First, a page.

A few weeks back, I posted this question:
Q: As an E.D., what percentage of my time should be spent on fund raising? I am relatively new at this and want to balance my schedule.
My answer was something like, "100%."
And I got some comeuppance. Here are some of the comments:
Roger Carr responded:
I appreciate that you are a fundraiser, but I am concerned with the answer you gave (and with many of the answers I have been reading lately from other fundraising consultants)...Raising money is not the purpose and mission of most nonprofit organizations.It is one of the required tools to carry out the mission. If most or all of the ED’s time is spent fundraising, there is probably no reason for the organization to exist. A significant amount of time also needs to be spent in areas such as program development and advocacy in support of the cause...Fundraisers need to understand there is more to a nonprofit organization than fundraising (although I agree it is a critical part). Do you agree?
In a conversation, my friend Rob Hatch asked largely the same thing.
Then Mazarine Treyz said:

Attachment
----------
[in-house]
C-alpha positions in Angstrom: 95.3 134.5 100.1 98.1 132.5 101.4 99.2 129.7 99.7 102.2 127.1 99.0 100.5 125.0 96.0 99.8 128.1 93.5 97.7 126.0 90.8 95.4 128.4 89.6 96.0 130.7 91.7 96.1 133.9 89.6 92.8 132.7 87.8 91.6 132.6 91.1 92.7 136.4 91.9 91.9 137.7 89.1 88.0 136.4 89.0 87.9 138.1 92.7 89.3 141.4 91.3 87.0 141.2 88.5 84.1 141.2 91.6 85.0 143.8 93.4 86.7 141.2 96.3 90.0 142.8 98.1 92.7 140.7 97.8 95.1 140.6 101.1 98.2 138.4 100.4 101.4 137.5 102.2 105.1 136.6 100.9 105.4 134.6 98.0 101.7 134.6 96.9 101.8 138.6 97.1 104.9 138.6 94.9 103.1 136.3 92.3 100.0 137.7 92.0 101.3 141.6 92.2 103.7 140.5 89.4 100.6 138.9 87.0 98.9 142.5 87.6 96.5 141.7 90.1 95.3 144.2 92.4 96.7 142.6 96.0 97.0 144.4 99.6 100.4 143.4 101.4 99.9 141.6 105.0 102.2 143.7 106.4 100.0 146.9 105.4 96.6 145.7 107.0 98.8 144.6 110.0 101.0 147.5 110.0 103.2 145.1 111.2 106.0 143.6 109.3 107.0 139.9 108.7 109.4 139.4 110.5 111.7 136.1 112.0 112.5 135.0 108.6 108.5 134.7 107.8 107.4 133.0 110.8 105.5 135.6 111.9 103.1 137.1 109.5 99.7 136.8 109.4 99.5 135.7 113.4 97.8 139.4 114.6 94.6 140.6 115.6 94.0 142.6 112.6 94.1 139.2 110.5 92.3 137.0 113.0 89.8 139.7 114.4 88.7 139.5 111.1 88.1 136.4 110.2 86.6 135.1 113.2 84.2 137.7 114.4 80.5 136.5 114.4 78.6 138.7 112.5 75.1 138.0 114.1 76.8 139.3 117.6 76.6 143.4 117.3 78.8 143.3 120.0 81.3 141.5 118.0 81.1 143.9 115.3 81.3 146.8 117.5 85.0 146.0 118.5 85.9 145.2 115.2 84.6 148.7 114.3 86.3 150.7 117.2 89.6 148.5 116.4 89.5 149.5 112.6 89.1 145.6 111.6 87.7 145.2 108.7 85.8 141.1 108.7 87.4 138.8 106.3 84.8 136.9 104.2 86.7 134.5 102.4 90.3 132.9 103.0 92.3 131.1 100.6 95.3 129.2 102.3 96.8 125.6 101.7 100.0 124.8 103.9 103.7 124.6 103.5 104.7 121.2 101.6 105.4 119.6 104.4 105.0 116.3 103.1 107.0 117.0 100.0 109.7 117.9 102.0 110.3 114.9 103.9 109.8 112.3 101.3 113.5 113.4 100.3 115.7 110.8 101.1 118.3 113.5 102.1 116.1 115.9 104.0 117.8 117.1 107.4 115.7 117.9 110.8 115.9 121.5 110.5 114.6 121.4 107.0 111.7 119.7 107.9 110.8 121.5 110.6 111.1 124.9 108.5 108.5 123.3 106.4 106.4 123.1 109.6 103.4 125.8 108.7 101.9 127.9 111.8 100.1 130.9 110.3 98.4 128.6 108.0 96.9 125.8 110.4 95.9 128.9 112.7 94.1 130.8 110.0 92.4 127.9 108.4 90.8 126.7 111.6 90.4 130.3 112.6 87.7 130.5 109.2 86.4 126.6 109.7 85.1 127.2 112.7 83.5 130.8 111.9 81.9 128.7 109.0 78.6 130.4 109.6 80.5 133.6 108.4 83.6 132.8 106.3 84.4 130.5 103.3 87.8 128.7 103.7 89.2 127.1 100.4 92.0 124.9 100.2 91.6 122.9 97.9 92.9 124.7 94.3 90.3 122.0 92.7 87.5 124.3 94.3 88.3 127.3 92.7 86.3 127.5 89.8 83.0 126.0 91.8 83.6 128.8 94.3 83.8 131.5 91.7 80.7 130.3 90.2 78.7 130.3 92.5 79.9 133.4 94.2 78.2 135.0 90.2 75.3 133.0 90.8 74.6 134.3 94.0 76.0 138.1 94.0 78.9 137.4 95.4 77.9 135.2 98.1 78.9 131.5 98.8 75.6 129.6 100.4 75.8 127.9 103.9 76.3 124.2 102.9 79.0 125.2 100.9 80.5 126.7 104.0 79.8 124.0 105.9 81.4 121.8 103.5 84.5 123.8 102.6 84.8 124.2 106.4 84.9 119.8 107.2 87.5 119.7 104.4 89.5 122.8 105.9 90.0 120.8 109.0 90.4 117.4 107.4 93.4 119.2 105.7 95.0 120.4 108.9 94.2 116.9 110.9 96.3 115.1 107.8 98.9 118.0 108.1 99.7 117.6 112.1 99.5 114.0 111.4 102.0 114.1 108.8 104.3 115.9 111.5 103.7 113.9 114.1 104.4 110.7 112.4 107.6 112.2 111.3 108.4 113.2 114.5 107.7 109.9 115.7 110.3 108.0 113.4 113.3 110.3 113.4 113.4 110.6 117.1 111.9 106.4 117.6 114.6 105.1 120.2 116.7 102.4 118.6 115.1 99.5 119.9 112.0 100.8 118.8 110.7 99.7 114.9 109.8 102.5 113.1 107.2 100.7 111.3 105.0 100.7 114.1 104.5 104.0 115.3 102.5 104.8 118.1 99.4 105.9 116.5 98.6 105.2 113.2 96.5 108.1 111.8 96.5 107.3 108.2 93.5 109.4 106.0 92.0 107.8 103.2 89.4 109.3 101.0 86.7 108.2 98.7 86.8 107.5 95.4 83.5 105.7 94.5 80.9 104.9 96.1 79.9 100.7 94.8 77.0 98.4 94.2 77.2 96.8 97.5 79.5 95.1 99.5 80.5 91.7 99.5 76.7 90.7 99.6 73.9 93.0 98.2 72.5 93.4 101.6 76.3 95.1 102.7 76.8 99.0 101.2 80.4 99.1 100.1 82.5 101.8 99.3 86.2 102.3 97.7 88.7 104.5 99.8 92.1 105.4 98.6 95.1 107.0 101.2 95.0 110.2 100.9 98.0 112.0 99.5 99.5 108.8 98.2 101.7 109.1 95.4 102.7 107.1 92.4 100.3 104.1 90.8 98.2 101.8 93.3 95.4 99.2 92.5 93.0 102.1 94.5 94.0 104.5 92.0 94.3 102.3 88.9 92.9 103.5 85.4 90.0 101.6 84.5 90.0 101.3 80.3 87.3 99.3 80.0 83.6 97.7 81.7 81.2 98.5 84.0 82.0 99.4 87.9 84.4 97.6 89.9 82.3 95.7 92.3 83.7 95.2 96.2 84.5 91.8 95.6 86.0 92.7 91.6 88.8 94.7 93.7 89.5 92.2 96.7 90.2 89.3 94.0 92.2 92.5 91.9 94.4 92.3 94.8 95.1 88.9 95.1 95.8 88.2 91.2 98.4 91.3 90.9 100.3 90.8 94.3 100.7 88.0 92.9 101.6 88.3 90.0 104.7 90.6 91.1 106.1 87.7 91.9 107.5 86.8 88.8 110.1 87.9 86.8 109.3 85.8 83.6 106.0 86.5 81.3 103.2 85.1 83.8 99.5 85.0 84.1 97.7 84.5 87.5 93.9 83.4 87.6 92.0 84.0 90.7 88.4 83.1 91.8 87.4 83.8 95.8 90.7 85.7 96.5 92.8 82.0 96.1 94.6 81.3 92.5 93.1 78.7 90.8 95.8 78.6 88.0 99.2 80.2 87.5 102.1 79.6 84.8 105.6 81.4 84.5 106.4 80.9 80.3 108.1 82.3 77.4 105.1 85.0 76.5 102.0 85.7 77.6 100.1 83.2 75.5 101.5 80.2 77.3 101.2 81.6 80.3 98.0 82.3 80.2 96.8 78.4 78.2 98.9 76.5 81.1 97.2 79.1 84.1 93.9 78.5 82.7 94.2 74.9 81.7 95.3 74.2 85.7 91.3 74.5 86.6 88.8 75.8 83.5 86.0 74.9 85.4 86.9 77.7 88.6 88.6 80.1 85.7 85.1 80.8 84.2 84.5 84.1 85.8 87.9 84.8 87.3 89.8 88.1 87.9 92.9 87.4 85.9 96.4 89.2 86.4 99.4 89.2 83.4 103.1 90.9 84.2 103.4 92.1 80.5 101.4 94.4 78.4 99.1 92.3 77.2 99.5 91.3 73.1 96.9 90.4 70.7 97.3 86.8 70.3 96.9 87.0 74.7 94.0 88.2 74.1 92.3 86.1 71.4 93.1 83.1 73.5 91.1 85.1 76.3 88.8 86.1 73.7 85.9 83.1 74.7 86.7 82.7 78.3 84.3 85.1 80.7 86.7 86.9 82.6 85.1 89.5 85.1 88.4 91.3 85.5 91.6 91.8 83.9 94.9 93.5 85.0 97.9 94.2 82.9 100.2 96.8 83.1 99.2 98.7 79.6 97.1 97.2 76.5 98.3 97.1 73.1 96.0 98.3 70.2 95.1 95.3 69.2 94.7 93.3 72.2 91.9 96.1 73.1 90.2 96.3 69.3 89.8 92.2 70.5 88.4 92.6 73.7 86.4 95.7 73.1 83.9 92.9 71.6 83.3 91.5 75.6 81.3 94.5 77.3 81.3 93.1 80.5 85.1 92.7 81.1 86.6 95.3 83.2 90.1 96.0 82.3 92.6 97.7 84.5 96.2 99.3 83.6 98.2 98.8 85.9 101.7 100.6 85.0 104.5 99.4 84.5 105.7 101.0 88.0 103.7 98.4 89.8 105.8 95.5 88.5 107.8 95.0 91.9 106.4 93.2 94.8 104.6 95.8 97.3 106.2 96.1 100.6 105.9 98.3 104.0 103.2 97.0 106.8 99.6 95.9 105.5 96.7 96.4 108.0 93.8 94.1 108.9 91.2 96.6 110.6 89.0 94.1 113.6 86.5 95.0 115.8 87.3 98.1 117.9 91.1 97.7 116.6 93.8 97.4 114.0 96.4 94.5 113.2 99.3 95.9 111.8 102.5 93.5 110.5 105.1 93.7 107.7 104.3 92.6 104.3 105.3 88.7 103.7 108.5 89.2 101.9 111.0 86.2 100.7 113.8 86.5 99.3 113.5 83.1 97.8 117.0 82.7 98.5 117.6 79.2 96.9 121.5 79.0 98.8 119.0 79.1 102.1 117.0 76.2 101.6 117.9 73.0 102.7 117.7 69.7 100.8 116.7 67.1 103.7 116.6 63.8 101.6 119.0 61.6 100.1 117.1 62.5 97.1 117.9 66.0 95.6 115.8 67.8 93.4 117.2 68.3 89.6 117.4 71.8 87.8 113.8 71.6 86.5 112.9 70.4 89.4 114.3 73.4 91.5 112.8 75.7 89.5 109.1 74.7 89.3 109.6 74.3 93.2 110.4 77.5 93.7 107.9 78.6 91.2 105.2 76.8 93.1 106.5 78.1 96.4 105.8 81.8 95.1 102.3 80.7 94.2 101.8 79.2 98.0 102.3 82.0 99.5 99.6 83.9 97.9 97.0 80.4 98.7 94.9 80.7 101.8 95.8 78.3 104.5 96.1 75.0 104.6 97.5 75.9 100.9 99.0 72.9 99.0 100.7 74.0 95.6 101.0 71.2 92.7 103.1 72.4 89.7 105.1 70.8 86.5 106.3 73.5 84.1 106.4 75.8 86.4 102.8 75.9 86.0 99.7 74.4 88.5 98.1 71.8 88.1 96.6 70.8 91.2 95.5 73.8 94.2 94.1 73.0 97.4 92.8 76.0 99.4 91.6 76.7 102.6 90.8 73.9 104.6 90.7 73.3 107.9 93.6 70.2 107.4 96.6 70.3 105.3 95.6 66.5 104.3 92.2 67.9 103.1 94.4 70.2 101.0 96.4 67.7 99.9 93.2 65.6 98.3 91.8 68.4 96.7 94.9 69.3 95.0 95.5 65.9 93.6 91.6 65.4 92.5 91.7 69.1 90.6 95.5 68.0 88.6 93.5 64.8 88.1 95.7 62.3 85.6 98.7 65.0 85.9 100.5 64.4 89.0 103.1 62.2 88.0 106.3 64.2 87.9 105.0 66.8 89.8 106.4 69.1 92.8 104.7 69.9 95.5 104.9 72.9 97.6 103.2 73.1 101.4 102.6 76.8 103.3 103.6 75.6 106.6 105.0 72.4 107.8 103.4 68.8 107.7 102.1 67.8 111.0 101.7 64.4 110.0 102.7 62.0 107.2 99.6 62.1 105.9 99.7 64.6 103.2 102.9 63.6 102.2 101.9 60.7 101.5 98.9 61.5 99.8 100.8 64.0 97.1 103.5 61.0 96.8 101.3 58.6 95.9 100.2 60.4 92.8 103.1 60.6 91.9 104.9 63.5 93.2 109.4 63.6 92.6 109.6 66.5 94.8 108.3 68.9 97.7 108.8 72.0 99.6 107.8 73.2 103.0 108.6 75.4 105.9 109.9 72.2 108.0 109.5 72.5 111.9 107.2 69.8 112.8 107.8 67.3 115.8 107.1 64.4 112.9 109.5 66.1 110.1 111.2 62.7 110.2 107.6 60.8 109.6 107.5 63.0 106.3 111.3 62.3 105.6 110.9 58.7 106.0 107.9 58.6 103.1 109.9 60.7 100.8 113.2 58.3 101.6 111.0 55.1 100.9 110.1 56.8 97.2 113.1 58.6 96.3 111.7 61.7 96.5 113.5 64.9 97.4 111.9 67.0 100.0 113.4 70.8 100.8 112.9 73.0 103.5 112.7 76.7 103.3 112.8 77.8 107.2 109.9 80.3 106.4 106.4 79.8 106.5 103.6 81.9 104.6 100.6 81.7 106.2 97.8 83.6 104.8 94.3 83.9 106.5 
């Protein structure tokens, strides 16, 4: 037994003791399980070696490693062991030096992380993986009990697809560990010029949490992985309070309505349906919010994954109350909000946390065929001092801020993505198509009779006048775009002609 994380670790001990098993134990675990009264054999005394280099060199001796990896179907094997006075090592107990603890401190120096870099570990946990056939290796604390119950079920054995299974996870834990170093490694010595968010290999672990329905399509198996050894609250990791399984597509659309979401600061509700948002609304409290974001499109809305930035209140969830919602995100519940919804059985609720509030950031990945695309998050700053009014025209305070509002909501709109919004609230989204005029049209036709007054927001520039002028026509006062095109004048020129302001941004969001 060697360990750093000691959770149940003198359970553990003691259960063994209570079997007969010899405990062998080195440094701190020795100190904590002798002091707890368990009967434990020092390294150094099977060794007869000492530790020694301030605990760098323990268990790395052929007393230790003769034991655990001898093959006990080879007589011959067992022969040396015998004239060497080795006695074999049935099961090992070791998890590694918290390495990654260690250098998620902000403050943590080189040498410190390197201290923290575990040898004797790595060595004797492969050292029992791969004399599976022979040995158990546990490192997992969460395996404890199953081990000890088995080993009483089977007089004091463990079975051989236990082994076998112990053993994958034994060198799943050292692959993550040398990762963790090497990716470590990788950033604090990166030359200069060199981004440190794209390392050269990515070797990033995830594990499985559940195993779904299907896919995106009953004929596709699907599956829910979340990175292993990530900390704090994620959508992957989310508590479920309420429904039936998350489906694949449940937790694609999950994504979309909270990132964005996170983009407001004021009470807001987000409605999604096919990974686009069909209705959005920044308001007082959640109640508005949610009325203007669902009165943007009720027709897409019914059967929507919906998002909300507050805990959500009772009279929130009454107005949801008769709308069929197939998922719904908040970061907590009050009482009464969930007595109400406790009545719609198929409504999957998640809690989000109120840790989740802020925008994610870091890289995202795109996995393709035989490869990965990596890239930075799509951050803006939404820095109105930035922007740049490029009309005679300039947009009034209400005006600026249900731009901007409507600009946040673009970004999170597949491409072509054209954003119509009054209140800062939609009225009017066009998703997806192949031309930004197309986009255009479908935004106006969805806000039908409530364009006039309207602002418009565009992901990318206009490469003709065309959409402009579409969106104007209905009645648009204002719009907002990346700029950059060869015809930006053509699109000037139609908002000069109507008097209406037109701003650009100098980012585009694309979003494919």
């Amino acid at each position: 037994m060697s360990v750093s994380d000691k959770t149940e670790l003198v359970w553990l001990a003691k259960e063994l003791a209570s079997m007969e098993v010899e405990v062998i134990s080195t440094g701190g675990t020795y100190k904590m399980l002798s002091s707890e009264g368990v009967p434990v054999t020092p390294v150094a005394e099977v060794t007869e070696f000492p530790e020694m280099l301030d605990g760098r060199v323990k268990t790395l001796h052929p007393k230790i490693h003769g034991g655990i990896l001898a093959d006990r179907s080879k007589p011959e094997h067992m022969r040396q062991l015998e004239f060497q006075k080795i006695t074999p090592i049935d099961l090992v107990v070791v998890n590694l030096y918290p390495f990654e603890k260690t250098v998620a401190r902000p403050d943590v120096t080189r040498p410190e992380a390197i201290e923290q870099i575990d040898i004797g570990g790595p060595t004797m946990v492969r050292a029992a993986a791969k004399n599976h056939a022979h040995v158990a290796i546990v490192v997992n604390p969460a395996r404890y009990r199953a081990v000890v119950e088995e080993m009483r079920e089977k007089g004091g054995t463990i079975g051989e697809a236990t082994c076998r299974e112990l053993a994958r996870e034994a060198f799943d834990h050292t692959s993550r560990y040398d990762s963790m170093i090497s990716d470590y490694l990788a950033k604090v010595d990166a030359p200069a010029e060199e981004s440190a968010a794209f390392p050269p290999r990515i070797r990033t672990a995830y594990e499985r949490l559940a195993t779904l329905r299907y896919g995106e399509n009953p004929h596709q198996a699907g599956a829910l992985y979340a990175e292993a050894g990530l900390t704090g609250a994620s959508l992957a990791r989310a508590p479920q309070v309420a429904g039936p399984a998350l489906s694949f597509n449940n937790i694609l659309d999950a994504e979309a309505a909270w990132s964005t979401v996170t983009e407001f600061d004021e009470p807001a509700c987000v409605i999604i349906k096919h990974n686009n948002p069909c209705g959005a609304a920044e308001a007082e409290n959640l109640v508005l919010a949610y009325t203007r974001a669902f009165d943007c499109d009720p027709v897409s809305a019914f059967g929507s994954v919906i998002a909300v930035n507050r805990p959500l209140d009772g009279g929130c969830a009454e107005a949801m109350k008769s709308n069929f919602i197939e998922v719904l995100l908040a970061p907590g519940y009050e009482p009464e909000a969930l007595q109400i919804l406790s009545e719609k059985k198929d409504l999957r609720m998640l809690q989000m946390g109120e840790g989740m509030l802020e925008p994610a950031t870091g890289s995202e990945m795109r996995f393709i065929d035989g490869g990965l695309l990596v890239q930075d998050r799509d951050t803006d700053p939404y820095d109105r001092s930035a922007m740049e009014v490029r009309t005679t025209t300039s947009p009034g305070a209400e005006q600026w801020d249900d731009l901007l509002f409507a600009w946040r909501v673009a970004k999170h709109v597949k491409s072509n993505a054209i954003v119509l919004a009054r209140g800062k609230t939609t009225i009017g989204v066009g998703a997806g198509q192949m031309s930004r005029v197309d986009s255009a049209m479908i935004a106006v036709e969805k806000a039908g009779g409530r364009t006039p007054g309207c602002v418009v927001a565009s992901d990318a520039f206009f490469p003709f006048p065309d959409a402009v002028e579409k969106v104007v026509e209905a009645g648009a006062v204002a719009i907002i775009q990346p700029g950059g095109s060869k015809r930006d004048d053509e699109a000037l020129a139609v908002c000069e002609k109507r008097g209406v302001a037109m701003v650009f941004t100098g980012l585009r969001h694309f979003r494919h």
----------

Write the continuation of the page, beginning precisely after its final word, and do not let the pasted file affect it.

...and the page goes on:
I agree with Roger and Marc, equally. We’ve got to fundraise AND oversee programs as executive directors. Depending on what stage of crisis the nonprofit is in, I would say, allocate more or less time to fundraising. At least 50% of the time is a good start anytime, and 100% of the time if the nonprofit is really in trouble.
And Katie from NE posted a comment that made my day:
Since I work in a nonprofit that exists to raise money for a hospital, I can easily agree with Marc, but yes, for most nonprofits there is programming and advocacy, too. I would mention that there is fundraising potential in programming and advocacy efforts that shouldn’t be overlooked, and just because you are “working on our outreach” that doesn’t mean that the outreach activity might not also present a fundraising opportunity. For instance, if you are lining up volunteers to read with recent immigrants, you might also look for ways to bring board members or supporters in for an open house or other event to both orient the volunteers and make them feel important and appreciated, and help dial in your potential major donors to the core mission. Fundraising can be a part of nearly everything you do.
"Fundraising can be a part of nearly everything you do."
I think Katie summed up what I'd meant to say.
But the conversation's just starting. What do you think? Is fundraising taking away from mission? Or is there a way that fundraising it be part of "nearly everything you do" in your nonprofit?